This breezy story starts with Circle rolling, bumping into Triangle then popping, turning thereby into smaller circles that cause Square to sneeze a flurry of shapes — Diamond, Star, etc.. — that bounce into and bend Line. Eventually, Octagon has to break everyone up and Heart has to straighten Line and repair Circle. The illustrations are as simple as the story, playful and clear. It is clearly a book written to conform to the wishes of children, not how we wish children to be, but nonetheless adeptly communicates both geometry and personal responsibility.
The Rabbit Listened by Cori Doerrfield
Rare is the story that’s able to nimbly explain how children process difficult feelings. But Doerrfield sticks the landing. After a toy brick-stacking tragedy strikes Taylor, the young child is approached by a variety of animals each of whom has intentions to help. However, all they do is talk at Taylor. The bear yells and tells Taylor to yell. The snake hisses and tells Taylor to hiss. They all have good intentions but it’s not what Taylor requires. What Taylor really needs, however, is someone who will listen, which is exactly what the rabbit provides. This is a wonderful story on its own, and one that becomes all the more powerful when young children are confronted with and need to work through tragedy.
Don’t Blink! by Amy Krause Rosenthal
Amy Krause Rosenthal, a novelist, TED talker, radio host, and children’s book author, died in 2017 after battling ovarian cancer. She gave the world many gifts. Don’t Blink!, her latest children’s book, is a gift to parents at bedtime. A bedtime book that dares children to stay awake, it presents a plea bargain to kids who don’t want to go to bed: if you don’t blink, you don’t have to go to bed. The catch? Every time they do blink, they must turn a page. Reach the end and its night-night. A big-eyed owl acts as the guide, offering a variety of fun tactics for the postponement of blinking and therefore bedtime. It’s a cleverly constructed story, one that should always arrive at the same ending: with heavy eyelids and a head on the pillow.
Elmore by Holly Hobbie
Elmore is a young Hedgehog who can’t convince anyone to be his friend. The reason? His quills are too intimidating. Eventually, with the help of his uncle, Elmore eventually shows everyone why his quills are nothing to fear — and learns to appreciate himself, too. It’s a classic story of learning to love thyself, made all the better because Elmore is never a sadsack. Rather, he’s a plucky, problem-solver who takes matters into his own hand.
Alma and How She Got Her Name by Juana Martinez Neal
A simple tale about knowing who you carry with you, this story concerns Alma, a young girl who is tired of having six different names. That’s waaaay too many names, she thinks. At least she does until it’s explained to her who each name pays homage: her grandmothers, her grandfathers, her history.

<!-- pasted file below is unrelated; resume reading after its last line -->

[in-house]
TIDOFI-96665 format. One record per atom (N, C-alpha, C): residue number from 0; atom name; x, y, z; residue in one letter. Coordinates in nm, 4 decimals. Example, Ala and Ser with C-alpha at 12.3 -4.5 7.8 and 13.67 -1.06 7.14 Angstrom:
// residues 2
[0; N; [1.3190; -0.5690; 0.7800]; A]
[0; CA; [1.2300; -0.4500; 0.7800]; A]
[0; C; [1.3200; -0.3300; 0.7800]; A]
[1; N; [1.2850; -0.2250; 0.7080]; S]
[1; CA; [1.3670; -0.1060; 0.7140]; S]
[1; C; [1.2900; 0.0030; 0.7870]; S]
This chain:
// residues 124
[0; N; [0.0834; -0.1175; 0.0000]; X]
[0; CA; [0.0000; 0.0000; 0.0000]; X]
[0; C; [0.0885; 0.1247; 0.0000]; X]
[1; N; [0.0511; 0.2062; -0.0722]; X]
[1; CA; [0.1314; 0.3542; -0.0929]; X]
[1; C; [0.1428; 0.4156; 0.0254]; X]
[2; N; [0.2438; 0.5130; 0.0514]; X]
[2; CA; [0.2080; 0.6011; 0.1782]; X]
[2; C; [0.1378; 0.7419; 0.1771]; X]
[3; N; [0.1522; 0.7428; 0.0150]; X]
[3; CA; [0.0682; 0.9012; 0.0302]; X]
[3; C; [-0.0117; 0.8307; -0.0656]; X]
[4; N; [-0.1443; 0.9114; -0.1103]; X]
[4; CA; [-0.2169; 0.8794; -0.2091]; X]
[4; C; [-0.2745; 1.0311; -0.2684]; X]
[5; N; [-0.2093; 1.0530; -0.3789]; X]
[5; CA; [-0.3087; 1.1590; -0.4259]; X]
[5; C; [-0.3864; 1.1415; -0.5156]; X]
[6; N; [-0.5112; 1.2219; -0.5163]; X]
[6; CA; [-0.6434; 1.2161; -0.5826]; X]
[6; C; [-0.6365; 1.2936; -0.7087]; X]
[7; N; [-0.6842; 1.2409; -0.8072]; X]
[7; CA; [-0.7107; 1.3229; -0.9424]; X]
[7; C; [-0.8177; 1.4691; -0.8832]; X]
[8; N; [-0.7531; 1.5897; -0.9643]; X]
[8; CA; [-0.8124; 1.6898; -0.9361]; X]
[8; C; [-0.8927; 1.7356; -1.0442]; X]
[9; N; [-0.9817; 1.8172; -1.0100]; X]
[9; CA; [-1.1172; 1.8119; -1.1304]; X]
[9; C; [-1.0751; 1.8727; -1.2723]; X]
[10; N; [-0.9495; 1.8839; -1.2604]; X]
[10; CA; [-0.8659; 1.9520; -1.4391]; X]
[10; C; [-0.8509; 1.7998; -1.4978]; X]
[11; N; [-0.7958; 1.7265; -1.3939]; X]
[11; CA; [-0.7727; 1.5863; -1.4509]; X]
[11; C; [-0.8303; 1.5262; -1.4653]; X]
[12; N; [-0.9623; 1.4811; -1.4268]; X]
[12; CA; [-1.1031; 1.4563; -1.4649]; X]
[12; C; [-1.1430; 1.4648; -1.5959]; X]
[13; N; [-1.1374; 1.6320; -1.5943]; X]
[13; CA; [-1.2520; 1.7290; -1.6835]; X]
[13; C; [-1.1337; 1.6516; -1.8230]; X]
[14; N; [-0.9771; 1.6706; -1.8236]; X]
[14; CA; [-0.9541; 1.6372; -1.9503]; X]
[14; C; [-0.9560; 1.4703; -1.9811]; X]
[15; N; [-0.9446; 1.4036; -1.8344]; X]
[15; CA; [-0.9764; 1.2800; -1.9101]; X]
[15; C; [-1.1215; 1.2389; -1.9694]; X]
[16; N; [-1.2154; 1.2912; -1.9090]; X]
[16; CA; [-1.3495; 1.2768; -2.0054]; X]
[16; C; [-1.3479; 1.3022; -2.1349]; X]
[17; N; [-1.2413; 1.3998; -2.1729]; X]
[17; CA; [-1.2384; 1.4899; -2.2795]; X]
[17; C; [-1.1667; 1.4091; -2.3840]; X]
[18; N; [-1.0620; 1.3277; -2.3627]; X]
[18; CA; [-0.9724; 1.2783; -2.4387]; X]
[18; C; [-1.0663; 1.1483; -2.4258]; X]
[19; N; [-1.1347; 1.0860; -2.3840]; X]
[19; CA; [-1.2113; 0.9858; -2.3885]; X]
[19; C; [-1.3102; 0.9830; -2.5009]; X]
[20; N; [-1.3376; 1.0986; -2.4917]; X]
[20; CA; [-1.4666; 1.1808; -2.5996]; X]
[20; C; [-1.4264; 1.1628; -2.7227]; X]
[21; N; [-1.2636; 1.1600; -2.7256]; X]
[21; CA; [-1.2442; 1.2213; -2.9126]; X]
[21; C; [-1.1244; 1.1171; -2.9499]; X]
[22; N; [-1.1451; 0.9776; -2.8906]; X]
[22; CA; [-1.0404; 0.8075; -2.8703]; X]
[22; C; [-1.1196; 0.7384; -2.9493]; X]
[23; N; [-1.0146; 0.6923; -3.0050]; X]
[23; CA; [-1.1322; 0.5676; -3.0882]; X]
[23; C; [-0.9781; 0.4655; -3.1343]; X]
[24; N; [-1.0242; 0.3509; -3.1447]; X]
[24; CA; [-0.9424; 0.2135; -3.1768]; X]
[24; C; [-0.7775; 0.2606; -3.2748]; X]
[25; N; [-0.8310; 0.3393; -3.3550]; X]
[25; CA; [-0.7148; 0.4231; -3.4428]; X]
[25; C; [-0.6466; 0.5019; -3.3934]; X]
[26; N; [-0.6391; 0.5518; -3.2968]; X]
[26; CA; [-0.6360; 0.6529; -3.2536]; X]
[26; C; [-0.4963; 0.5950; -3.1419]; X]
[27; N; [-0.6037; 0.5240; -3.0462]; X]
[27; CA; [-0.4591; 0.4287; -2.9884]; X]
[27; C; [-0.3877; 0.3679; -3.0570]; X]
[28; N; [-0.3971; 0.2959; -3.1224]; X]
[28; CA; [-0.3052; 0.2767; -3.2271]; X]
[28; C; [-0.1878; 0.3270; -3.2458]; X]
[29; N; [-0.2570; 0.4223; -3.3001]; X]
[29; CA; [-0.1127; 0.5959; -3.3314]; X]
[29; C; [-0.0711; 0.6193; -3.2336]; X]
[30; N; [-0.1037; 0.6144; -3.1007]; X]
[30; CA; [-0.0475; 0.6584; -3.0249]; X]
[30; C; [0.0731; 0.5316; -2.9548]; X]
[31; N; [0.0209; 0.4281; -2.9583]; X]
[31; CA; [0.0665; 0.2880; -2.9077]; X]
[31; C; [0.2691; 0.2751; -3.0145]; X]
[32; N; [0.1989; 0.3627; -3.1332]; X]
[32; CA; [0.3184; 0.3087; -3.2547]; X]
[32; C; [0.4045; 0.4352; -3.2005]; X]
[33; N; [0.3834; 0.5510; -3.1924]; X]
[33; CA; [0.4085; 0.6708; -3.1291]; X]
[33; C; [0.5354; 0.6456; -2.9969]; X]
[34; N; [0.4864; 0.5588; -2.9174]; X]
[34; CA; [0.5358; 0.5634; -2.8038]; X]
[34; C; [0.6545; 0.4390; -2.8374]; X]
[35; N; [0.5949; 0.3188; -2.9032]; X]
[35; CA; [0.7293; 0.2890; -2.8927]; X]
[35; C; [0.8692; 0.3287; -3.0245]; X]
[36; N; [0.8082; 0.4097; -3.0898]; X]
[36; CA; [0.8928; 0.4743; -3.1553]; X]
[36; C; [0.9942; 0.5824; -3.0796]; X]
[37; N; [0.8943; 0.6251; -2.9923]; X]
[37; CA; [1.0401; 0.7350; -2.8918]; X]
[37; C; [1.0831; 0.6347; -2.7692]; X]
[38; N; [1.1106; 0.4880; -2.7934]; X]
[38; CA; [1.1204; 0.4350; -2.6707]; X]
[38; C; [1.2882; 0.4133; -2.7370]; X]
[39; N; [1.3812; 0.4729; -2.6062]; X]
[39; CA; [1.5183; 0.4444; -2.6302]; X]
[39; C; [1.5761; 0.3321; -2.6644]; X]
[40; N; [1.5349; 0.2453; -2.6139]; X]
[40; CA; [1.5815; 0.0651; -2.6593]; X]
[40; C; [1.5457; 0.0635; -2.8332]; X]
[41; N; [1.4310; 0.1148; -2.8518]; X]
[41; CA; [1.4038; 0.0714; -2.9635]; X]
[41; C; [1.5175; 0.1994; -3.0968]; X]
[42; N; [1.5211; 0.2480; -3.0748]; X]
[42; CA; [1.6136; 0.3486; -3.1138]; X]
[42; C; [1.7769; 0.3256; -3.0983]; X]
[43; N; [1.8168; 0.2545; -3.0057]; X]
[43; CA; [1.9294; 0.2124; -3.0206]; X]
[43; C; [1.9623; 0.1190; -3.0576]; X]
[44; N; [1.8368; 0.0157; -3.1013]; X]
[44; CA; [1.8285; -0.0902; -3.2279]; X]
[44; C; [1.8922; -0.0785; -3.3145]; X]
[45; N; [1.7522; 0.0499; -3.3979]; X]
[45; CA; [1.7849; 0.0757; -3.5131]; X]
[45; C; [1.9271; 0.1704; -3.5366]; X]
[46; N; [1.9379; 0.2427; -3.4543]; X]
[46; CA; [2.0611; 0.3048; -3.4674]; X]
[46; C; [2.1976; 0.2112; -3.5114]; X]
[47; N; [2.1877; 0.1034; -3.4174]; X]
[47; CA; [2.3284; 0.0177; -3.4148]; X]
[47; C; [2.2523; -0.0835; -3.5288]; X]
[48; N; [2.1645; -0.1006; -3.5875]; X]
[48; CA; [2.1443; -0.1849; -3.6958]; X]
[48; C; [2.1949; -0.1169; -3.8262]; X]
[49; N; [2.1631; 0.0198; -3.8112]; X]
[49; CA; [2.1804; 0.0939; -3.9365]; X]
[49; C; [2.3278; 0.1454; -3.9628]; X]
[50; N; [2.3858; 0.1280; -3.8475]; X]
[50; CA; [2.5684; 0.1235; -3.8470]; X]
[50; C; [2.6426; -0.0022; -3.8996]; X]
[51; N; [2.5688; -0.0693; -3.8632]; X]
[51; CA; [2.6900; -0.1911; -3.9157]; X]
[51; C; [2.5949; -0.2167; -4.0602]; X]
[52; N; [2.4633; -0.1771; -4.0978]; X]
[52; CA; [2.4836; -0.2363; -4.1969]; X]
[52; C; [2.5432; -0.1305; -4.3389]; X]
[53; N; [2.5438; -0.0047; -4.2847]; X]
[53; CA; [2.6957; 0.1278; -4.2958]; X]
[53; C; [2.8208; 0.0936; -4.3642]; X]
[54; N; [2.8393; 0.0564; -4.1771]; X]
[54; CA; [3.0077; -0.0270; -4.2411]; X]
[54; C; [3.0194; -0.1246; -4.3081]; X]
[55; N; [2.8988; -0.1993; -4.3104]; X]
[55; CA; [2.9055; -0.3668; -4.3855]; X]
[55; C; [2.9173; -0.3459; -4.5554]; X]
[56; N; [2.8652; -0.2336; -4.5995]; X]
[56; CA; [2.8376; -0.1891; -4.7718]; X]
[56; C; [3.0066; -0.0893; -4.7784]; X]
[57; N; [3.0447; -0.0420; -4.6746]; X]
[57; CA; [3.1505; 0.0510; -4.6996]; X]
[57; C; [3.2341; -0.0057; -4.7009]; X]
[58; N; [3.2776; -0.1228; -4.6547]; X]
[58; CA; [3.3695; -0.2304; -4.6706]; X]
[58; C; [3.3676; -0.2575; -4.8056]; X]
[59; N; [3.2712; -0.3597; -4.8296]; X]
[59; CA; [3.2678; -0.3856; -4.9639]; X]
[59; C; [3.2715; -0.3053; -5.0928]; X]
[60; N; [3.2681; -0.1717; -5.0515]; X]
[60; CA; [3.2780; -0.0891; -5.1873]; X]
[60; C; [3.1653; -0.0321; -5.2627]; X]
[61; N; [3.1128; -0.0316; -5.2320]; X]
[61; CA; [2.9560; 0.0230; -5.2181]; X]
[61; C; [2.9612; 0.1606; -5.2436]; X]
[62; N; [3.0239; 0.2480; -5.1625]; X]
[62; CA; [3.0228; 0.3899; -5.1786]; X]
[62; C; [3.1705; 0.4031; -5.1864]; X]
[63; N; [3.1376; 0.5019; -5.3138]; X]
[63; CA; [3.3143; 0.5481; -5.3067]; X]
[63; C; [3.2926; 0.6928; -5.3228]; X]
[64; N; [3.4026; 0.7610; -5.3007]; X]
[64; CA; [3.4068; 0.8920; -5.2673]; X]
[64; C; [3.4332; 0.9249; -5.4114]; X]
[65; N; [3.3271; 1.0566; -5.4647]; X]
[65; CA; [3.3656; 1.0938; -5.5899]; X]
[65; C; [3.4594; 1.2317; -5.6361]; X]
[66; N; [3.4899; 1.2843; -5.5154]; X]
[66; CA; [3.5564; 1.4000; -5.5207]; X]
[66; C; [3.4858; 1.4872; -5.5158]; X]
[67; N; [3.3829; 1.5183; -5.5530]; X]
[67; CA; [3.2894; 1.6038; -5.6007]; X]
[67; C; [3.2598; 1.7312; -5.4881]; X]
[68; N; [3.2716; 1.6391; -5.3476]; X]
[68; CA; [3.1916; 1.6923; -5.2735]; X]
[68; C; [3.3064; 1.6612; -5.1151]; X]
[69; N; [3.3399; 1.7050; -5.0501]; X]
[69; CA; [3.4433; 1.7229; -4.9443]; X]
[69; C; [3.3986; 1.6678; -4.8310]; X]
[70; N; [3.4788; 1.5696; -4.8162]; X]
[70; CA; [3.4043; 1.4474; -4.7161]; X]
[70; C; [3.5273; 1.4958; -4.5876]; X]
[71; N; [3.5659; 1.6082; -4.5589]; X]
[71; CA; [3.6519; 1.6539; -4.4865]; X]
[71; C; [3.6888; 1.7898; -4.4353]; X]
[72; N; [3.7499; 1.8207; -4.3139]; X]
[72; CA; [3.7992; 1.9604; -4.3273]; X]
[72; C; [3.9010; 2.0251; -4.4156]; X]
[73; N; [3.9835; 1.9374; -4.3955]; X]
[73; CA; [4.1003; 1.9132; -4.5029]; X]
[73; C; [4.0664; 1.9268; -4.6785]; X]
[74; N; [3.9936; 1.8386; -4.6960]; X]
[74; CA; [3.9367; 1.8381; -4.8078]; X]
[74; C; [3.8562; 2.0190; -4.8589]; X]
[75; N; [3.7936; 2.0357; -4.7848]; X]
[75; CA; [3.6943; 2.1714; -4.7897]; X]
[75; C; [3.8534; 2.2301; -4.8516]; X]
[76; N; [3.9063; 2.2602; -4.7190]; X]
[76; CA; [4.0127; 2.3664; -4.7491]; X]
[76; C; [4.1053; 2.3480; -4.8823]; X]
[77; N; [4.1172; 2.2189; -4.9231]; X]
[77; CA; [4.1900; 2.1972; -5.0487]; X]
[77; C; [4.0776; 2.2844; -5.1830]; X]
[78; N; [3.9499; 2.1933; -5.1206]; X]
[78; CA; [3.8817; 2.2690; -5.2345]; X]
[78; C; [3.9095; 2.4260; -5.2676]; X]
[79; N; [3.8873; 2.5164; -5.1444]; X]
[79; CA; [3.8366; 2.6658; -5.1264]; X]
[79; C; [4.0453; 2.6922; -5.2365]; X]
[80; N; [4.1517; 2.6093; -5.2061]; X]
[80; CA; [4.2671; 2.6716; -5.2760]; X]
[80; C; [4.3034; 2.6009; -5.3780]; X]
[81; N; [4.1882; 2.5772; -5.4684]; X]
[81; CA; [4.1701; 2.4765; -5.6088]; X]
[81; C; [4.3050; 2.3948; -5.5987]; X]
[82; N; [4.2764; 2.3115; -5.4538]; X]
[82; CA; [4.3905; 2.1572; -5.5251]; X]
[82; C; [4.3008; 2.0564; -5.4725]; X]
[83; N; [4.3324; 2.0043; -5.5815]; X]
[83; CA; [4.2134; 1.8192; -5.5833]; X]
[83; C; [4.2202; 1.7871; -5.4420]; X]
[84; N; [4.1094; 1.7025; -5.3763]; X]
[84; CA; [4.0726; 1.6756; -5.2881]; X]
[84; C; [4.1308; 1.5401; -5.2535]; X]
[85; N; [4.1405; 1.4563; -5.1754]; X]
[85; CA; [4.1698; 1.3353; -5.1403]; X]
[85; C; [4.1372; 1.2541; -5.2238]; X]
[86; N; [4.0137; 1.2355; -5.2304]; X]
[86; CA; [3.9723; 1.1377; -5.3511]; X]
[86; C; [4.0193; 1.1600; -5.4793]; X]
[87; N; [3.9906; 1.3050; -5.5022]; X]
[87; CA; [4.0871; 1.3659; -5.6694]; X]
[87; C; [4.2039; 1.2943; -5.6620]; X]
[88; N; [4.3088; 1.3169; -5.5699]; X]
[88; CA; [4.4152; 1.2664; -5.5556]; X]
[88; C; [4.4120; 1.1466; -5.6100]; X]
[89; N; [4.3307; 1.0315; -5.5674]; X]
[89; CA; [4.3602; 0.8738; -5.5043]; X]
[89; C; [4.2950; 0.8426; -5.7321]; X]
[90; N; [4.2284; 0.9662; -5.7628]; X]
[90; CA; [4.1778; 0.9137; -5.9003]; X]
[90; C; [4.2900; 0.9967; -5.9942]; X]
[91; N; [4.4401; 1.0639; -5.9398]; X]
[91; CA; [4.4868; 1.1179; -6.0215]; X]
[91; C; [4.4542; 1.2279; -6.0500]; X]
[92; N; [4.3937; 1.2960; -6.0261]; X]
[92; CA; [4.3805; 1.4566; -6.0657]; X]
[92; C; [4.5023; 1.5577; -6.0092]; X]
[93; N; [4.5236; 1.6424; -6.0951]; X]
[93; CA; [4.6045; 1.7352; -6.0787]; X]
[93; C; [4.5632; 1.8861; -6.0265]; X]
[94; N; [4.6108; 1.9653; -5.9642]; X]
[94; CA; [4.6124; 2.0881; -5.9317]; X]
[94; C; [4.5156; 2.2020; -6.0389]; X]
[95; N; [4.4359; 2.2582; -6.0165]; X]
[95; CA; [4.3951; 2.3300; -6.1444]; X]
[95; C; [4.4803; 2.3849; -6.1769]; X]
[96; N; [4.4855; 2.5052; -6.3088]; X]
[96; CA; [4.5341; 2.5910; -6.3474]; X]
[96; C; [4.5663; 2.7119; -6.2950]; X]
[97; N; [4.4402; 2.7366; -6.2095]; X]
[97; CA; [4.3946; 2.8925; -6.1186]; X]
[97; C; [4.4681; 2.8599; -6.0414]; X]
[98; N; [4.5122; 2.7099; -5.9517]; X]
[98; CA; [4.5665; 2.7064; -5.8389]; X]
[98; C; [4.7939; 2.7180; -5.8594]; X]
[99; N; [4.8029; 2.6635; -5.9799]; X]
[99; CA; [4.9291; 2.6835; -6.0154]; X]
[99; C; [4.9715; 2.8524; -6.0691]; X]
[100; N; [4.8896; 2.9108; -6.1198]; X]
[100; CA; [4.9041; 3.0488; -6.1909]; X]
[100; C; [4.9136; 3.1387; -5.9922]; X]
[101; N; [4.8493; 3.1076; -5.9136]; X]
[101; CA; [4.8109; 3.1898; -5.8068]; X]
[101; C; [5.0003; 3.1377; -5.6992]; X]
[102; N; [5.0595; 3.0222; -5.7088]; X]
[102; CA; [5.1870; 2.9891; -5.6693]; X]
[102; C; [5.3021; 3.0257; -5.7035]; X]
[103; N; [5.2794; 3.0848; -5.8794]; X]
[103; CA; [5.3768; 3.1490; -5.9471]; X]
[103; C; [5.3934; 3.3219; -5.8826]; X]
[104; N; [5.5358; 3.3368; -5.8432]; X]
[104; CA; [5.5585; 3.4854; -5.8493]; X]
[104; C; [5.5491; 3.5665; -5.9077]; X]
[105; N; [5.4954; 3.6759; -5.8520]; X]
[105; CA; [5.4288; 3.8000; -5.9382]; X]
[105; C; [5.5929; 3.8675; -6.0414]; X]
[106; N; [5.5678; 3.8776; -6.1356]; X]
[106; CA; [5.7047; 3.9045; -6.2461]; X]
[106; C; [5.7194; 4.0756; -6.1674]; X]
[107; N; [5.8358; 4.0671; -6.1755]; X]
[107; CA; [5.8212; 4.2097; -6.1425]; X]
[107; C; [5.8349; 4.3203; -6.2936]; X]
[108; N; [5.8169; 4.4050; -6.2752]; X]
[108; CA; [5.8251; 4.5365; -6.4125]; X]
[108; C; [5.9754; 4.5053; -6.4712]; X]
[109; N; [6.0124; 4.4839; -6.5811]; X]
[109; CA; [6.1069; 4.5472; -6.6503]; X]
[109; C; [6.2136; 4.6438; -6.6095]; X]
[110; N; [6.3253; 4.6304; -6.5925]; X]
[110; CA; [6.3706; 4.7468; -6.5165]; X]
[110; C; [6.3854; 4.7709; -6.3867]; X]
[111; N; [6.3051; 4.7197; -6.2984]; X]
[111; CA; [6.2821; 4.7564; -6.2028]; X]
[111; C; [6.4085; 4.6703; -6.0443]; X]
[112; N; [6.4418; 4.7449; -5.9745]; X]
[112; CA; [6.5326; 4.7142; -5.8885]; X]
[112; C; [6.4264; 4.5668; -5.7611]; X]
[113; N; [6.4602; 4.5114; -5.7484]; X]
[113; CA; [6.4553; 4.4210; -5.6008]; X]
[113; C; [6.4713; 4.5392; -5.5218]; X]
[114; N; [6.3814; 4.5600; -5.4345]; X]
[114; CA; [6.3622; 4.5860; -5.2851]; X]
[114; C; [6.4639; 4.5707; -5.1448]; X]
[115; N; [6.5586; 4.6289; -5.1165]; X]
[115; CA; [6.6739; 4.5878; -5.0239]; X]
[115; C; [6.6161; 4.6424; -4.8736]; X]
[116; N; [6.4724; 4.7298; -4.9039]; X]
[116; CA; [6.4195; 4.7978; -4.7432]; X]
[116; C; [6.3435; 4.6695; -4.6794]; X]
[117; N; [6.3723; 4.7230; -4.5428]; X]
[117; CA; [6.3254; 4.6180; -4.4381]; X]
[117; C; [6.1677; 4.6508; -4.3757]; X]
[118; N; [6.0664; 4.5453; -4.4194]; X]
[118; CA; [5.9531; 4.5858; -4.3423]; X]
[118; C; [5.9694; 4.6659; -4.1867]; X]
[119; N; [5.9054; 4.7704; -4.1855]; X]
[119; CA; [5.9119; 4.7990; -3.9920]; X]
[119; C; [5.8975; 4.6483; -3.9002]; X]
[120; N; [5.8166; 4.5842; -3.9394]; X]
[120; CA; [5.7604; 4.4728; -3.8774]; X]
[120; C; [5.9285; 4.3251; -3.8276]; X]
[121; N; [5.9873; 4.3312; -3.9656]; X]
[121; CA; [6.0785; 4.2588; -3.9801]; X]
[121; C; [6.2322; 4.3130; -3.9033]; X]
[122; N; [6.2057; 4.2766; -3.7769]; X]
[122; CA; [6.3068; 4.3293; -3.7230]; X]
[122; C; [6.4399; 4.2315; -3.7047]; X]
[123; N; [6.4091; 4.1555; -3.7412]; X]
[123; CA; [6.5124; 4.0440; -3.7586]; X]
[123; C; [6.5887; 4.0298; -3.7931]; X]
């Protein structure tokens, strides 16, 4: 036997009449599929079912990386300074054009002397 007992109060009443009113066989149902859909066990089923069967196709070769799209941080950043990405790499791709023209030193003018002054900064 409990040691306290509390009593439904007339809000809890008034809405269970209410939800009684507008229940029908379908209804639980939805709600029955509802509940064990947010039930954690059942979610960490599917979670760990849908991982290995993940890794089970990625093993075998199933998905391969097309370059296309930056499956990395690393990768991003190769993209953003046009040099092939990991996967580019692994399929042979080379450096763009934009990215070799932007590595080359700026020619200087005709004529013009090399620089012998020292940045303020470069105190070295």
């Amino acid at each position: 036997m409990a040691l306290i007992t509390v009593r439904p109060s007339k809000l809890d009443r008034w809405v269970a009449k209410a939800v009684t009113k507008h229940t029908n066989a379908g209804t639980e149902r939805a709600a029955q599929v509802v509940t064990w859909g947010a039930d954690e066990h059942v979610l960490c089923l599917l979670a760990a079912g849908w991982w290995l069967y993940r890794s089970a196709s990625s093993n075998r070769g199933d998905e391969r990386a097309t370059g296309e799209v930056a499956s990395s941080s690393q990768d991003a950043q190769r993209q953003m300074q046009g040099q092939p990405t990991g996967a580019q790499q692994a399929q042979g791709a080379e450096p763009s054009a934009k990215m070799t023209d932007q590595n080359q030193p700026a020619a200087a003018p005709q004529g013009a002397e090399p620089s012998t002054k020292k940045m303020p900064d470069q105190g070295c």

Lazybones by Claire Messer
A dog goes, or doesn’t go, for a walk in this charming book by English author and illustrator Claire Messer. There’s much to endear Lazybones to the young reader, from Messer’s bright prints to the (relatable) reluctance of the titular Lazybones (real name: Robert Exelby Perdendo). Oh, and two boy dogs in love is no big deal here. Why should it be? After all, it’s just puppy love.
Bear & Wolf by Dan Salmieri
As the illustrator to the wildly popular title Dragons Eat Tacos, Salmieri’s aesthetic has already wormed its way into your kid’s subconscious. But with his authorial debut, Bear & Wolf, the Brooklyn-based Salmieri exposes a tender side as well. The tale of an unlikely friendship, a long walk through the snowy woods, and a sad goodbye, Bear & Wolf has all the makings of a modern classic. It’s the Amos & Boris for the modern age.
Niblet and Ralph By Zachariah O’Hora
Even if we didn’t spot the Tribe Called Quest and Mingus vinyl in the background, Zach O’Hora’s tale of mistaken identity — Ralph for Niblet; Niblet for Ralph — has enough sophistication and nuance to amuse adult readers while the sweet simple message (be neighborly) and O’Hora’s strong illustrations (turquoise, ochre, thick black line) make it kiddie catnip.
How to Code a Sandcastle by Josh Funk and Sara Palacios
Funk is a software engineer with the nonprofit Girls Who Code so it’s no surprise that computer language saves the day in this story. While many would stumble with such an earnest conceit (coding is great kids!) this story, in which a young girl and her robot buddy solve a sandcastle building problem via coding techniques, introduces basic knowledge in a way that doesn’t feel forced or anything but genuine.
Square by Mac Barnett Jon Klassen